The district court's interpretation renders Section 512(i) all but meaningless. To "reasonably implement" a policy on repeat infringers, a service provider must have a mechanism in place to receive complaints that blatant infringement is occurring over its network. With millions of pirated works being distributed on the Internet daily, copyright owners must be able to rely on the procedures the DMCA requires service providers to develop. Those procedures must work quickly and effectively, because copyright owners suffer additional economic harm each day that infringing material remains available. The recording industry, for example, sends out tens of thousands of notices per year. If the procedures established by service providers cannot be trusted, the system designed by Congress in the DMCA cannot work. By maintaining incorrect contact information, and thus ensuring that it would not receive notice of infringing activity, AOL did exactly what Congress said it could not do — turn a blind-eye to massive copyright infringement. Perfect 10, 2002 WL 731721 at *23.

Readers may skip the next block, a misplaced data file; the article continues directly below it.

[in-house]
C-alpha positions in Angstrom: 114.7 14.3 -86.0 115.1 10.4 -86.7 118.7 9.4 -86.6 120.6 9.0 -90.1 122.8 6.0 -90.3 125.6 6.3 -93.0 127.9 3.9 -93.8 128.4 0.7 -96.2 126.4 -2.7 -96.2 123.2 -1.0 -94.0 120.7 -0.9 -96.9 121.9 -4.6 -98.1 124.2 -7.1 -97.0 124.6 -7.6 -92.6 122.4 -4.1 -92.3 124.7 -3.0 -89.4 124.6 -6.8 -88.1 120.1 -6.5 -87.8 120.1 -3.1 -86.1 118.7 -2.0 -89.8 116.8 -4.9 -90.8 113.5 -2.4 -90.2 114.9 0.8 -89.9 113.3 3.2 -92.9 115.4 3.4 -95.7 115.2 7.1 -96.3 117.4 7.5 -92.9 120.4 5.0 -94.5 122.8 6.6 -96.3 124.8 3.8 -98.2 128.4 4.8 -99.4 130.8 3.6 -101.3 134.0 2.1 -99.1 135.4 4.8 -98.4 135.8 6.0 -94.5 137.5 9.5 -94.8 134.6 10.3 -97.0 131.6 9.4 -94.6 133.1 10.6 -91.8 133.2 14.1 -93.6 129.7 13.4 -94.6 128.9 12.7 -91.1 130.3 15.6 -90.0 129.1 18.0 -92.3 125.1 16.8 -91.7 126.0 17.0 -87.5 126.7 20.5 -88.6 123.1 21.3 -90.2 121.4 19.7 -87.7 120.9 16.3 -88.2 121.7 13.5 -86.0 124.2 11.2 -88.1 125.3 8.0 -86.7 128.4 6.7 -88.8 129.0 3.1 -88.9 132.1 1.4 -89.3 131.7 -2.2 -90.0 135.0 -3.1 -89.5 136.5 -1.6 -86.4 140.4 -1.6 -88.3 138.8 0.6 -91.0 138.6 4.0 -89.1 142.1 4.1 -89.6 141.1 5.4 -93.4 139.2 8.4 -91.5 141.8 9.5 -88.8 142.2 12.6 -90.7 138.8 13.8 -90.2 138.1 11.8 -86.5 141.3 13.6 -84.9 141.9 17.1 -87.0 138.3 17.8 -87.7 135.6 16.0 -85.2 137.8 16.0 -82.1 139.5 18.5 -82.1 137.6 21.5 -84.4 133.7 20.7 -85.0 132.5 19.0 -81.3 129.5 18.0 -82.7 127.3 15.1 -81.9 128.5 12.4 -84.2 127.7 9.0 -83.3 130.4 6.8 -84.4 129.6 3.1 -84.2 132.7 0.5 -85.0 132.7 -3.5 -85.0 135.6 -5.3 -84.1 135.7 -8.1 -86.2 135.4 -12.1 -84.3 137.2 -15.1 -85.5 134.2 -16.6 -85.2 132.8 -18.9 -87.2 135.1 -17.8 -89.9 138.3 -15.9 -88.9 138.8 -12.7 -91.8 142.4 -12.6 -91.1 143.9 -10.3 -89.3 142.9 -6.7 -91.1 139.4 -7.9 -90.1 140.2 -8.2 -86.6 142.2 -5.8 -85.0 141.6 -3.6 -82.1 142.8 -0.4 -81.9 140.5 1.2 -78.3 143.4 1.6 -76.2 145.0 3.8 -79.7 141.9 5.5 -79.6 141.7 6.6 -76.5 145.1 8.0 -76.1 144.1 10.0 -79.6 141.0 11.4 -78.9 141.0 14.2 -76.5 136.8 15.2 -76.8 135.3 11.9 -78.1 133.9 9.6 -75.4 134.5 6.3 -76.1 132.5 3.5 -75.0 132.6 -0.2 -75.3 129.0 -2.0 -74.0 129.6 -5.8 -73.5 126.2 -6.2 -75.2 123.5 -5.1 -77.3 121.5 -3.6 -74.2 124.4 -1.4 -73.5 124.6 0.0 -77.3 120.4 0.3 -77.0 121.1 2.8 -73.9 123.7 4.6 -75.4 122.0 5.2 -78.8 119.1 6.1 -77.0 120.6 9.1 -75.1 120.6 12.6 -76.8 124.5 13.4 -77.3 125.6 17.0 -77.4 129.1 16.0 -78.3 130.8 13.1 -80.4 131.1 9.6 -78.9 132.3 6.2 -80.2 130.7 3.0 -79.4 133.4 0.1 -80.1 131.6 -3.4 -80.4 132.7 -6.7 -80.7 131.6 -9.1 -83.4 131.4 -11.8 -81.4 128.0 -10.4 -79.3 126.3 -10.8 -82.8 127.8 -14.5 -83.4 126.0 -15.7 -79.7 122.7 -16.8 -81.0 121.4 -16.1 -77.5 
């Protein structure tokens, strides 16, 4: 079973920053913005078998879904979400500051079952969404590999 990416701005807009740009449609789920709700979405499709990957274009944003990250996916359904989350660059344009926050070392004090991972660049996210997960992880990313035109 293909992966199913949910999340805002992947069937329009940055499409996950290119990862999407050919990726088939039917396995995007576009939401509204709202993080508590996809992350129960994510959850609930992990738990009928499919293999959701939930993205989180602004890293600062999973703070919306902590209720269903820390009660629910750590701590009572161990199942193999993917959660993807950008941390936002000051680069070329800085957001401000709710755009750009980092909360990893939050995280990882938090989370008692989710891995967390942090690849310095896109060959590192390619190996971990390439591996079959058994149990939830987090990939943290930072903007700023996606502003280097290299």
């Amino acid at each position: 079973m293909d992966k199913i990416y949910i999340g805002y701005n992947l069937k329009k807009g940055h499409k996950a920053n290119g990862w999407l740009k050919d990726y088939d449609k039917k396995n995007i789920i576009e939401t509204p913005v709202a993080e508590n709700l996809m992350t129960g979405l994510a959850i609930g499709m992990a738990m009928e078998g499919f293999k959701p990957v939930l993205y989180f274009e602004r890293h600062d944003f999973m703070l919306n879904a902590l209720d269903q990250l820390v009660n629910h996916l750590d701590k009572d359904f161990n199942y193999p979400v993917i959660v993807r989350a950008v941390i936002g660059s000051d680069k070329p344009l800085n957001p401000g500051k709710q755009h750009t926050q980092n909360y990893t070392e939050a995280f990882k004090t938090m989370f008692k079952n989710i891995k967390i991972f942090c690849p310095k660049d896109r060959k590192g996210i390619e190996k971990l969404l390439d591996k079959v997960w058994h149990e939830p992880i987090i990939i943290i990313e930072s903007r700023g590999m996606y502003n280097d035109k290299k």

B. A Service Provider Must Actually Enforce Its Policy Against Repeat Infringers.

The district court also disregarded evidence that AOL has never enforced a policy against repeat infringers and had not even determined "how many times a user had to be guilty of infringement before it could be classified as a 'repeat infringer.'" 189 F.Supp.2d at 1066. The court found that evidence irrelevant because it believed that "subsection (i) does not require AOL to actually terminate repeat infringers." Id.

The district court's illogical interpretation reads words out of the statute. Under  512(i), a service provider must 1) adopt a policy, 2) inform subscribers of the policy; and 3) "reasonably implement" that policy. Under the court's interpretation, however, the requirement that the policy be "reasonably implemented" has no additional meaning. A policy has not been implemented if it is just words on a page. See Webster's Dictionary at 1134 ("implement" means "to give practical effect and ensure of actual fulfillment by concrete measures"). The policy must actually be enforced, i.e., lead to "the termination in appropriate circumstances of subscribers and account holders of the service provider's system or network who are repeat infringers."  512(i)(1); see also A&M Records, Inc. v. Napster, Inc., No. C99-05183, 2000 WL 573136, at *9-10 (N.D.Cal. May 12, 2000) (genuine issue of material fact concerning compliance with  512(i) where Napster had not blocked the passwords of any repeat infringers); Costar Group Inc. v. Loopnet Inc., 164 F.Supp.2d 688, 703 (D.Md. 2001). An unenforced policy is no policy at all. See, e.g., EEOC v. Harbert-Yeargin, Inc., 266 F.3d 498 (6th Cir. 2001) (existence of policy against sexual harassment insufficient because it was not enforced); Steidl v. Gramley, 151 F.3d 739, (7th Cir. 1998) (systematic failure to enforce a policy can lead to a finding of liability).